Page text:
Ultimate Bass

Eliminating Mistakes and Bad Habits

I guess bass fishing, in and of itself, might be considered a bad habit, at least to the wives or husbands left lonely at home, while the angler of the family tries to get a fix for our bass fishing addiction.

While mistakes and bad habits would most definitely get you in the doghouse at home, they are also two of the biggest keys to not catching fish.  Yes, I did say “not” catching fish.  Of all the things you do while on the water, whether it’s fishing just to catch fish, or trying to win a tournament, mistakes and bad habits, or lack there of, will always be determining factors in your success rate.  I would also go as far as saying that these two factors, above all others, will separate the bad angler from the good angler, and the good angler from those who have been fortunate enough to figure out how to fish for a living.  These two elements are so important to your bass fishing success that every angler should take time to analyze each day you spend on the water.  Look at all of the factors, the water conditions, the weather, your actions, your successes, your failures, and so on.  You should analyze your tactics, your habits, your planning, your equipment, and your skill sets, and then make a determination on how to improve that particular aspect of your fishing.  And keep it in mind that even the things you do well can, and need to be improved upon.  If you determine that a particular aspect of your fishing involves bad habits or mistakes, develop an exercise that will help you fix the problem the next time you go to the lake.  Let’s discuss them, one by one.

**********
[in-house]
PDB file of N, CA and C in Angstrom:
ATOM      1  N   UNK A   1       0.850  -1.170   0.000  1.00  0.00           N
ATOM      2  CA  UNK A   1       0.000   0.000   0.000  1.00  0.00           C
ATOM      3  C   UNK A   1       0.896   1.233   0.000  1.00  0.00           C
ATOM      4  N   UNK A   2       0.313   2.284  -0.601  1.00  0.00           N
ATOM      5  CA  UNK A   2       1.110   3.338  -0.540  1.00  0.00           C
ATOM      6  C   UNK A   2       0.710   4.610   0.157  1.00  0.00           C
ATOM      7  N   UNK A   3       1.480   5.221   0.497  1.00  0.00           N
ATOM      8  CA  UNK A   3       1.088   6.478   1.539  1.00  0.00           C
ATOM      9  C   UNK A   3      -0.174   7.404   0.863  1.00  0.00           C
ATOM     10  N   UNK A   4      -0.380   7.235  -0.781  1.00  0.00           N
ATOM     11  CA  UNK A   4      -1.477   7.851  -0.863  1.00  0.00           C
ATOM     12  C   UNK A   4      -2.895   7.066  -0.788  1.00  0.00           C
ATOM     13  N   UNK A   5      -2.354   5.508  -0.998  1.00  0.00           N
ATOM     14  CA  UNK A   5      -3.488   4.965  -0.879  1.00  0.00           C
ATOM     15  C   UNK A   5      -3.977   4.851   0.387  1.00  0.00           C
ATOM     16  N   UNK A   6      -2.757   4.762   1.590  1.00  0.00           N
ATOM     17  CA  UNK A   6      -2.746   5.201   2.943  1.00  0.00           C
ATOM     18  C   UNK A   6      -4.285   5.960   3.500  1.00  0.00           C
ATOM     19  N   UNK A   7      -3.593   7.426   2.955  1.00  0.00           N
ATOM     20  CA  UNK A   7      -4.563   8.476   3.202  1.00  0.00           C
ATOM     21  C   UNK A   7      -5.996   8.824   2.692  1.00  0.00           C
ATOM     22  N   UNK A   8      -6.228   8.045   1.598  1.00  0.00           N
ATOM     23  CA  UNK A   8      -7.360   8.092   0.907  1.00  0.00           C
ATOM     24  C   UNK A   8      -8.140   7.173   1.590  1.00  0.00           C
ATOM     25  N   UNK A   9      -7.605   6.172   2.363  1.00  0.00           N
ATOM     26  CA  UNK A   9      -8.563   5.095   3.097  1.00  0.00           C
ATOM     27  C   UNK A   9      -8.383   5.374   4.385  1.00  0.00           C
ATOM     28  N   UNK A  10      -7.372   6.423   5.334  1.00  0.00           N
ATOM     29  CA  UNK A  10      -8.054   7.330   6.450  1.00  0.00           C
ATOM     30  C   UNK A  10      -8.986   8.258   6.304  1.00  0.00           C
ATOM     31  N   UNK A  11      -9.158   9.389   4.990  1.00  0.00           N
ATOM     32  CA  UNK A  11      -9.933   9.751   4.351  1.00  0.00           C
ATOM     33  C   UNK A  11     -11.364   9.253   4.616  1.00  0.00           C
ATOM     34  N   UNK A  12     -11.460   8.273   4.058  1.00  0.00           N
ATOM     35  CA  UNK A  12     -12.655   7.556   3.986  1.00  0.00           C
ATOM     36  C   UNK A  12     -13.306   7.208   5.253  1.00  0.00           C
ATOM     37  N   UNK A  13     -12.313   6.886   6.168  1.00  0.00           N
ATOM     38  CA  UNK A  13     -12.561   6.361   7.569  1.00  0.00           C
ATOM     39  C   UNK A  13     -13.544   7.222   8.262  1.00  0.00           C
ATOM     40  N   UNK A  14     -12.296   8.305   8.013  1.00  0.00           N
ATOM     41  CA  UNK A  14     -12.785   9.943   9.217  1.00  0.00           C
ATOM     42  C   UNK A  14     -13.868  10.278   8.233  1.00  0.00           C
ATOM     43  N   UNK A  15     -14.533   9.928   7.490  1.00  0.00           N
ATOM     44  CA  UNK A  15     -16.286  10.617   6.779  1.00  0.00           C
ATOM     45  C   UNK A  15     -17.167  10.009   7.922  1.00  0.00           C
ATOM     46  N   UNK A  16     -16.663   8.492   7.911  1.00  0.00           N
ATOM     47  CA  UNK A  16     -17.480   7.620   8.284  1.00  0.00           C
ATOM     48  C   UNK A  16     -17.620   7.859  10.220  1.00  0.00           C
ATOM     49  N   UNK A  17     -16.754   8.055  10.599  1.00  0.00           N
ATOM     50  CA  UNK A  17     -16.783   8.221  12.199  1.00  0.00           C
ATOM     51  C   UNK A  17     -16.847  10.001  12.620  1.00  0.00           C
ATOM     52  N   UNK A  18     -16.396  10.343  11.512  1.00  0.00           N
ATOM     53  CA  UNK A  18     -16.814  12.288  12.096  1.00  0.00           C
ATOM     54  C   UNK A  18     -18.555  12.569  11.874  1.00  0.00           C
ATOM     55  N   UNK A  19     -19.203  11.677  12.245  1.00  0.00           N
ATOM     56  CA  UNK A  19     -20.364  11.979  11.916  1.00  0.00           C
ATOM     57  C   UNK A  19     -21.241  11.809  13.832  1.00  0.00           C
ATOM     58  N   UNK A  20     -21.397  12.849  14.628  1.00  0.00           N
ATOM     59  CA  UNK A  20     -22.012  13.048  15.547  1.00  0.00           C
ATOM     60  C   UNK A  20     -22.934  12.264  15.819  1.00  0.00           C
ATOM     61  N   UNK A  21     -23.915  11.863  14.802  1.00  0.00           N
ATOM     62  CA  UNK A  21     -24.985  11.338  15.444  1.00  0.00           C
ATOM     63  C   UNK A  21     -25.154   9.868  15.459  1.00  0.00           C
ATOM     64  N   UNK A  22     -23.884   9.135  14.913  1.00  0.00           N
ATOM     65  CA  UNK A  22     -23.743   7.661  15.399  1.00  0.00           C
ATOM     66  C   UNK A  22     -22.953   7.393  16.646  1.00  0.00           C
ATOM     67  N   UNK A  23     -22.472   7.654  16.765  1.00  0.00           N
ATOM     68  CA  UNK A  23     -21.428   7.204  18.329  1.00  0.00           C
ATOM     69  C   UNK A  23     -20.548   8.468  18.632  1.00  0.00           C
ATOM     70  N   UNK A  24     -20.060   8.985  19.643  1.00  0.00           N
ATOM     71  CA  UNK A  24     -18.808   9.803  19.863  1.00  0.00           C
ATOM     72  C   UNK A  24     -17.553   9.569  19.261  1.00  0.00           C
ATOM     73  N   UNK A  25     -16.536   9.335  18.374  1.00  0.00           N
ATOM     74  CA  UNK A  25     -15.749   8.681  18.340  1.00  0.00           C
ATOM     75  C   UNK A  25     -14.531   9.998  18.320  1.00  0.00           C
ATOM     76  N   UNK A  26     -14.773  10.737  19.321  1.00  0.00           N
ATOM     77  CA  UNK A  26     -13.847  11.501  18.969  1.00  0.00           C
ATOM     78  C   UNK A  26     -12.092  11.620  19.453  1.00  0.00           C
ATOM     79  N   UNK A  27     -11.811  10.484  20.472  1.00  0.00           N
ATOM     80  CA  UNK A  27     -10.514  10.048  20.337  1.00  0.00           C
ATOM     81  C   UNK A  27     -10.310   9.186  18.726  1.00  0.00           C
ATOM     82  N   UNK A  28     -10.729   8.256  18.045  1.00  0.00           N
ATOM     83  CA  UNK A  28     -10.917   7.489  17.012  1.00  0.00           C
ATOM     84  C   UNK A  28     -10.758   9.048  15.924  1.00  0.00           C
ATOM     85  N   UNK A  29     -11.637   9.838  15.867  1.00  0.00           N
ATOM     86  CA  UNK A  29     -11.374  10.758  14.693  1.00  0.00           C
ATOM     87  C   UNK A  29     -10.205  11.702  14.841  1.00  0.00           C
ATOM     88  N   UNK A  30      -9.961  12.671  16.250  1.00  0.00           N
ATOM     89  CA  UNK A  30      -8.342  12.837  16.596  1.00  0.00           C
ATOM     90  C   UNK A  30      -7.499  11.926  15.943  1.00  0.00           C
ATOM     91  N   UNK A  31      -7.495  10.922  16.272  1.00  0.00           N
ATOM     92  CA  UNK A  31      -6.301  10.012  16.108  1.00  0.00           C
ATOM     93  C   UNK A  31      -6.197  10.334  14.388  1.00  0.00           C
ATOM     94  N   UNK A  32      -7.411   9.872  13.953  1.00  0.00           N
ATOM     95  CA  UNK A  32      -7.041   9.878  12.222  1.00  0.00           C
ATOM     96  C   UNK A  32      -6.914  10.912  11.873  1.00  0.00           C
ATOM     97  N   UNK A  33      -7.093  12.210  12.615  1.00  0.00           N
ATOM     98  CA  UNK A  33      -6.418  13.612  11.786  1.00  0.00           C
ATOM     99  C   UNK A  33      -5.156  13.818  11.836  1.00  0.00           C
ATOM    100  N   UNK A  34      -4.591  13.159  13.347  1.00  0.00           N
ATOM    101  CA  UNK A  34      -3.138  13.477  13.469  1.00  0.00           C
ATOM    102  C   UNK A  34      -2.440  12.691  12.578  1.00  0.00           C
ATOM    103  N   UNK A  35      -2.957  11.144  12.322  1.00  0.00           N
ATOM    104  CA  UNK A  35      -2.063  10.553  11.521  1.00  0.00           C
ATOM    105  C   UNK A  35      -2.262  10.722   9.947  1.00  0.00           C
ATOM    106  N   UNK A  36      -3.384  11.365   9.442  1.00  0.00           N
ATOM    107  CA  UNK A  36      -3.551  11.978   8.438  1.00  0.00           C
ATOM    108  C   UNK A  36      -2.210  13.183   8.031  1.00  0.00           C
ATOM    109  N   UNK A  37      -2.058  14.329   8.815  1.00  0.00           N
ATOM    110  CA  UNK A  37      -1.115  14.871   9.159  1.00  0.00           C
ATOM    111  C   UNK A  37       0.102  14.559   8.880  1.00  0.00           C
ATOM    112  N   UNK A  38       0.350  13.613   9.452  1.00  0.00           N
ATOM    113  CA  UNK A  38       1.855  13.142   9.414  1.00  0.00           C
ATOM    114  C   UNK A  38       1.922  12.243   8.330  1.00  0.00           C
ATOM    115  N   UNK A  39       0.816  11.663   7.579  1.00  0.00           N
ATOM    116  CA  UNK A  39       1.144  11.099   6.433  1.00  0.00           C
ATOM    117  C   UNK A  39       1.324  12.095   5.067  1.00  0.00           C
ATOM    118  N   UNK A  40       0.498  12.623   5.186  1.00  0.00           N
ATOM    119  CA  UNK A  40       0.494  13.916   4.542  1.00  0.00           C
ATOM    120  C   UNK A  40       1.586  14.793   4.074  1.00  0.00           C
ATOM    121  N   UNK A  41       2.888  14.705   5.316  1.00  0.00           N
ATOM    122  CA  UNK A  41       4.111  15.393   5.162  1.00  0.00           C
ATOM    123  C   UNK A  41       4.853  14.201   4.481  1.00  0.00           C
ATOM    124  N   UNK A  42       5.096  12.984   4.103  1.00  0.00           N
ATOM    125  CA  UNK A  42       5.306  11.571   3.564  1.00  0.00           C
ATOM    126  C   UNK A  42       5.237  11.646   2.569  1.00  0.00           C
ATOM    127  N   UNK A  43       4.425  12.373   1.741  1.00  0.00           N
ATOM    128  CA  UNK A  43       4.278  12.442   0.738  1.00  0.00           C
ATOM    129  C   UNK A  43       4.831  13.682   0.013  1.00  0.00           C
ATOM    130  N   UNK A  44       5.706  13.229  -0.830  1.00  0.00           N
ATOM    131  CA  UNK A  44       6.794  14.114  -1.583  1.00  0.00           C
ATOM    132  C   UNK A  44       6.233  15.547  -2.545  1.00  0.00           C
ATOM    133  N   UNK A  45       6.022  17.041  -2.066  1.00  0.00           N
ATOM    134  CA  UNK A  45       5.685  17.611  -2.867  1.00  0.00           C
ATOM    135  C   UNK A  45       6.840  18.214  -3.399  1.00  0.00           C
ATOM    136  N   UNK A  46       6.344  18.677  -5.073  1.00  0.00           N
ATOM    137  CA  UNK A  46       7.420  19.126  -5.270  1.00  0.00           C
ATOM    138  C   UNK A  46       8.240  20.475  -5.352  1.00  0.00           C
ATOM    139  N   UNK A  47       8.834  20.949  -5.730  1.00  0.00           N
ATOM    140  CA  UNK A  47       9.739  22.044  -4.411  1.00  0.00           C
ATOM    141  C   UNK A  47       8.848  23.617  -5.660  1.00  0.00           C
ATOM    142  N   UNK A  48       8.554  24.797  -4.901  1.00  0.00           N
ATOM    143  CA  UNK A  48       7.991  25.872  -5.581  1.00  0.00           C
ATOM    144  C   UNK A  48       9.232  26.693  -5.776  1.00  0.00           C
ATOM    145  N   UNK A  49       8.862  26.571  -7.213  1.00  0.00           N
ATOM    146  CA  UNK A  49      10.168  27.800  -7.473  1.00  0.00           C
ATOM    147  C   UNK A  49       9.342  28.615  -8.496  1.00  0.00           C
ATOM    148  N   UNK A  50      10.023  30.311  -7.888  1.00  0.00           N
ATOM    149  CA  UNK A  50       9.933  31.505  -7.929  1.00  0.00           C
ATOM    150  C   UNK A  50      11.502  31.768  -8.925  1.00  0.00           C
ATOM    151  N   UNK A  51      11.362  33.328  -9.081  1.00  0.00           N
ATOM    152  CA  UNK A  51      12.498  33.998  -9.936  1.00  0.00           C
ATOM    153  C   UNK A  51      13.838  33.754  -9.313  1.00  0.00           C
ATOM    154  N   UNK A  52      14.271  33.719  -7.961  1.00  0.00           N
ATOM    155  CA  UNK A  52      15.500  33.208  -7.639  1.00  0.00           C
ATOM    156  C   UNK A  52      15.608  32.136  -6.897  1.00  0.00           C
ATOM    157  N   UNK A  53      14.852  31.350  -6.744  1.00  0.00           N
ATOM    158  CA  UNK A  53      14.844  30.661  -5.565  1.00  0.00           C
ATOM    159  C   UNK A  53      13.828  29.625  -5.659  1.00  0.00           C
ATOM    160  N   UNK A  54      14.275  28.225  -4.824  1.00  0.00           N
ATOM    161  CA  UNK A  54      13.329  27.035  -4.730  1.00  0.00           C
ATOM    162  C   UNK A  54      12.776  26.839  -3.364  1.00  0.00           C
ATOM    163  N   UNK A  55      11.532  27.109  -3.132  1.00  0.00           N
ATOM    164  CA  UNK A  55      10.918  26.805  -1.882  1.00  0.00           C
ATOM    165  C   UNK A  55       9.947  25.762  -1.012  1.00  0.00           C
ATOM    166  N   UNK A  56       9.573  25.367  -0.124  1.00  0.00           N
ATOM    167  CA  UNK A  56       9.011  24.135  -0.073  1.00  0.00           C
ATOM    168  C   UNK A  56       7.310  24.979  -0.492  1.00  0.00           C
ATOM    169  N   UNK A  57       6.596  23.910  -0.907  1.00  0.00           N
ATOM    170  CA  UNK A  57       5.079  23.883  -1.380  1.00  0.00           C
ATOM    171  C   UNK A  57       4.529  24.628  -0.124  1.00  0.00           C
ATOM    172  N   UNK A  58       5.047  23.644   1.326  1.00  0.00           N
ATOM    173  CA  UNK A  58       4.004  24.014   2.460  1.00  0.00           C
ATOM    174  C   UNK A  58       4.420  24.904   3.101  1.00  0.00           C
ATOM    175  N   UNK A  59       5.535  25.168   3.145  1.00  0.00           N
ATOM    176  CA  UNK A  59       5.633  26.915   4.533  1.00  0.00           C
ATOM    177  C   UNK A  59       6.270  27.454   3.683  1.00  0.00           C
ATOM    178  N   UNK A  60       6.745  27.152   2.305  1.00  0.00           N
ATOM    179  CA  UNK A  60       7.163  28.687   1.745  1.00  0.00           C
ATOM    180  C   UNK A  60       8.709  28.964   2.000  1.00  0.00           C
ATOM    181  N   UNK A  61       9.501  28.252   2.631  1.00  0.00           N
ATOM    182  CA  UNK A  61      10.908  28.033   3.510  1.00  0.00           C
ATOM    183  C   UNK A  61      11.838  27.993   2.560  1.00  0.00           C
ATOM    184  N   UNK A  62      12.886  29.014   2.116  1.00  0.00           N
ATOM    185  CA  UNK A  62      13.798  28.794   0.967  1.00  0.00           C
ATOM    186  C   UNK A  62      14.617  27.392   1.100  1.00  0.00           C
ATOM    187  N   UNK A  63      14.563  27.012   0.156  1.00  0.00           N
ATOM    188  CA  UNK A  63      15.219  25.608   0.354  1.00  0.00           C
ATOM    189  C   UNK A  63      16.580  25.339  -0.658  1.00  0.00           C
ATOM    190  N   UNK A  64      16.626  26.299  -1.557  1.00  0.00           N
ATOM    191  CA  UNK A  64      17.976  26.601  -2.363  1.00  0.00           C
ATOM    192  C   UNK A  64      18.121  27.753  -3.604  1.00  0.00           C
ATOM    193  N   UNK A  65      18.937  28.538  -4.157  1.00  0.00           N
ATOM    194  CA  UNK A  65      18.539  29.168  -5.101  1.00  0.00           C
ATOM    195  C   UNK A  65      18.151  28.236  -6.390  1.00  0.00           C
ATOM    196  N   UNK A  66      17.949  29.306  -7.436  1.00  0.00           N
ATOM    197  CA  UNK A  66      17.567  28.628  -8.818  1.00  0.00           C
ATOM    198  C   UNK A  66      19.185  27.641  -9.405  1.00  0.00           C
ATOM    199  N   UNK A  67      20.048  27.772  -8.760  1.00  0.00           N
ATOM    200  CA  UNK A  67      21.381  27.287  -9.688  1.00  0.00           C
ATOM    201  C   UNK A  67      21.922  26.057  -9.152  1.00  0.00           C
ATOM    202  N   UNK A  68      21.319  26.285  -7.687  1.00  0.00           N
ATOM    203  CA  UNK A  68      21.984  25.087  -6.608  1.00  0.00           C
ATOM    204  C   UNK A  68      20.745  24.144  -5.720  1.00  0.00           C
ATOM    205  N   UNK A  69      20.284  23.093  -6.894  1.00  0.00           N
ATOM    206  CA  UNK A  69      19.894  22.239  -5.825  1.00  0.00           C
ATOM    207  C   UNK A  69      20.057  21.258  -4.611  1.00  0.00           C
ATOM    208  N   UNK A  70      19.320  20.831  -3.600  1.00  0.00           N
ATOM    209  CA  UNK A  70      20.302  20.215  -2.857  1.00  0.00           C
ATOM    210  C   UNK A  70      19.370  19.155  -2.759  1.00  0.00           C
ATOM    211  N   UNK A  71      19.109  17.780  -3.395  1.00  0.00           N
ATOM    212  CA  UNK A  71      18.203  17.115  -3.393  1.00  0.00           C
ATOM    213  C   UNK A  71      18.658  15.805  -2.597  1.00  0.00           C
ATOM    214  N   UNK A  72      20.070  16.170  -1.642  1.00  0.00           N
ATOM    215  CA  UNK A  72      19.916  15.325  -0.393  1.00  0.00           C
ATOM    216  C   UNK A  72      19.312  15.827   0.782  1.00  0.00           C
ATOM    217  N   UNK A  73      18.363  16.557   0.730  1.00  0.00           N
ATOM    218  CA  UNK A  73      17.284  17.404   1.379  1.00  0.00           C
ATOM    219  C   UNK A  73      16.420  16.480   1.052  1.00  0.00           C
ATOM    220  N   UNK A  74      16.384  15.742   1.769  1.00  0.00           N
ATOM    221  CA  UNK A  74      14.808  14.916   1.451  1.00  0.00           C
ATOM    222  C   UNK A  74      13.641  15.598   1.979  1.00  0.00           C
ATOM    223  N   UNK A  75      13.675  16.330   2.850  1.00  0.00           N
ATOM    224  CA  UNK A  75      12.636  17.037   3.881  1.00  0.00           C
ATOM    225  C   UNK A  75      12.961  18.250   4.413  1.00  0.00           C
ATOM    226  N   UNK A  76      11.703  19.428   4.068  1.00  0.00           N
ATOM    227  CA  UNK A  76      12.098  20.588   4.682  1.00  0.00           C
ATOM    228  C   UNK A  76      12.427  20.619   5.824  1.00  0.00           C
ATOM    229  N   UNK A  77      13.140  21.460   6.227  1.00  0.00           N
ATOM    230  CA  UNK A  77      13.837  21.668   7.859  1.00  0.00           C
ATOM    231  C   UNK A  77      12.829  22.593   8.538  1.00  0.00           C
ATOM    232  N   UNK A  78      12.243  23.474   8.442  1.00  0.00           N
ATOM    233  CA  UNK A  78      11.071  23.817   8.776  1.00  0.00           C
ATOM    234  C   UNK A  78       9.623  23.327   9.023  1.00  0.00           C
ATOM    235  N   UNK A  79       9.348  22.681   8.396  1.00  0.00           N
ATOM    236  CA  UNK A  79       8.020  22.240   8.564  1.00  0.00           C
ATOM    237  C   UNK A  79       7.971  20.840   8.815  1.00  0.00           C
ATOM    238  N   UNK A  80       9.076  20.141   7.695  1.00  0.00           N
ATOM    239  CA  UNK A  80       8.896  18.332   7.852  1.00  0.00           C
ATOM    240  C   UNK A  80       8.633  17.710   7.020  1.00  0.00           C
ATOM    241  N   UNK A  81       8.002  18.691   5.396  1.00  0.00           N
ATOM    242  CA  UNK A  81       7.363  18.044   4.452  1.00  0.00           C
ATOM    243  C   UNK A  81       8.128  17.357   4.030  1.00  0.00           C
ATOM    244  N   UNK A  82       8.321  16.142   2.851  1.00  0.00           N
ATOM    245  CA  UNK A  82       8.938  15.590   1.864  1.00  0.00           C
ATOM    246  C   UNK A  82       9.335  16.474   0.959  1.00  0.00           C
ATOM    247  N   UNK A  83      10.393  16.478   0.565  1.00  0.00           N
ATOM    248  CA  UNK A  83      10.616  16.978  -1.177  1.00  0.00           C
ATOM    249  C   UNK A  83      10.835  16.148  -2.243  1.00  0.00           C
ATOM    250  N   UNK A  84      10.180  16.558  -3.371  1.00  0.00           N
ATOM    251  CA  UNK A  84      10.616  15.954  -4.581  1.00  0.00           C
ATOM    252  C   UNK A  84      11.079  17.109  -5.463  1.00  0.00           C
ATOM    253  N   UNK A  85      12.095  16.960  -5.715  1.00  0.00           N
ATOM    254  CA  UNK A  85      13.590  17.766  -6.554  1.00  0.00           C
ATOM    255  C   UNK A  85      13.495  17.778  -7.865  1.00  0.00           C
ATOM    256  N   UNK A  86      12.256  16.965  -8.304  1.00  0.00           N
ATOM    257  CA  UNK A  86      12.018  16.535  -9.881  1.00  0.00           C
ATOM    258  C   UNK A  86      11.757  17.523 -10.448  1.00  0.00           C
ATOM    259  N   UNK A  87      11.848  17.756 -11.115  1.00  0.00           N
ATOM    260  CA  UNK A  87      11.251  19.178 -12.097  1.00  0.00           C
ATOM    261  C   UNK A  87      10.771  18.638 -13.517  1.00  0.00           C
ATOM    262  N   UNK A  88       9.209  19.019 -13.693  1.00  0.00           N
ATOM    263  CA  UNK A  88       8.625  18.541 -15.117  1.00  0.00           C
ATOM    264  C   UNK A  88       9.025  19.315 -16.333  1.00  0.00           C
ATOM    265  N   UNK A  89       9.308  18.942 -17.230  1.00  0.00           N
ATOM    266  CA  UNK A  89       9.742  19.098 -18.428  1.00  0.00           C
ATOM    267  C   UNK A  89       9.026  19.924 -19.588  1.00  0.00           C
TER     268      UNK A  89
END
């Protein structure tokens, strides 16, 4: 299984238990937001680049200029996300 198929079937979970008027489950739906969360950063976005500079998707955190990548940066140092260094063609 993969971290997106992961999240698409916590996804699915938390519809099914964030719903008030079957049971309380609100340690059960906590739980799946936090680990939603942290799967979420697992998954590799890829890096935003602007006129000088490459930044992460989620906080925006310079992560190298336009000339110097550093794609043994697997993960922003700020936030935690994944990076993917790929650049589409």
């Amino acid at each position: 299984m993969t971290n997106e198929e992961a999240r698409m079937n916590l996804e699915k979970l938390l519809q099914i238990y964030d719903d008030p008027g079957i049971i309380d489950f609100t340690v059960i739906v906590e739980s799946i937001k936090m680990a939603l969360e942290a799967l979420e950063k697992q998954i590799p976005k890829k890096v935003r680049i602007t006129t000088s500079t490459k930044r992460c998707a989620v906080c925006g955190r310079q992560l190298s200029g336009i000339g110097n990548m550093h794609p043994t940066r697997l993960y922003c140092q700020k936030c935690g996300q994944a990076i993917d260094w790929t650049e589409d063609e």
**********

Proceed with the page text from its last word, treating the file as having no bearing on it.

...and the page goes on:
What would be considered a mistake?  Forgetting to check your knot, or not retying often enough would be two mistakes.  Failure to make sure your hooks are sharp might cause you to lose fish.  Setting the hook too hard, or too soft will cause you to lose fish.  Not using the proper line size or even the wrong amount of flex in your rod can cause you to lose fish.  Horsing a fish to the boat instead of playing the fish out may cause the hooks to pull out.  Handling the fish improperly while landing, or poor netting skills will not put a fish in the live well.  Did you choose the wrong bait for the fishing conditions?  Did you spend enough time studying the map?  And a little more argumentative, a mistake would be leaving biting fish to go to another spot.  The next one will take some thought.  Even catching a fish might be a mistake.  I’m guilty.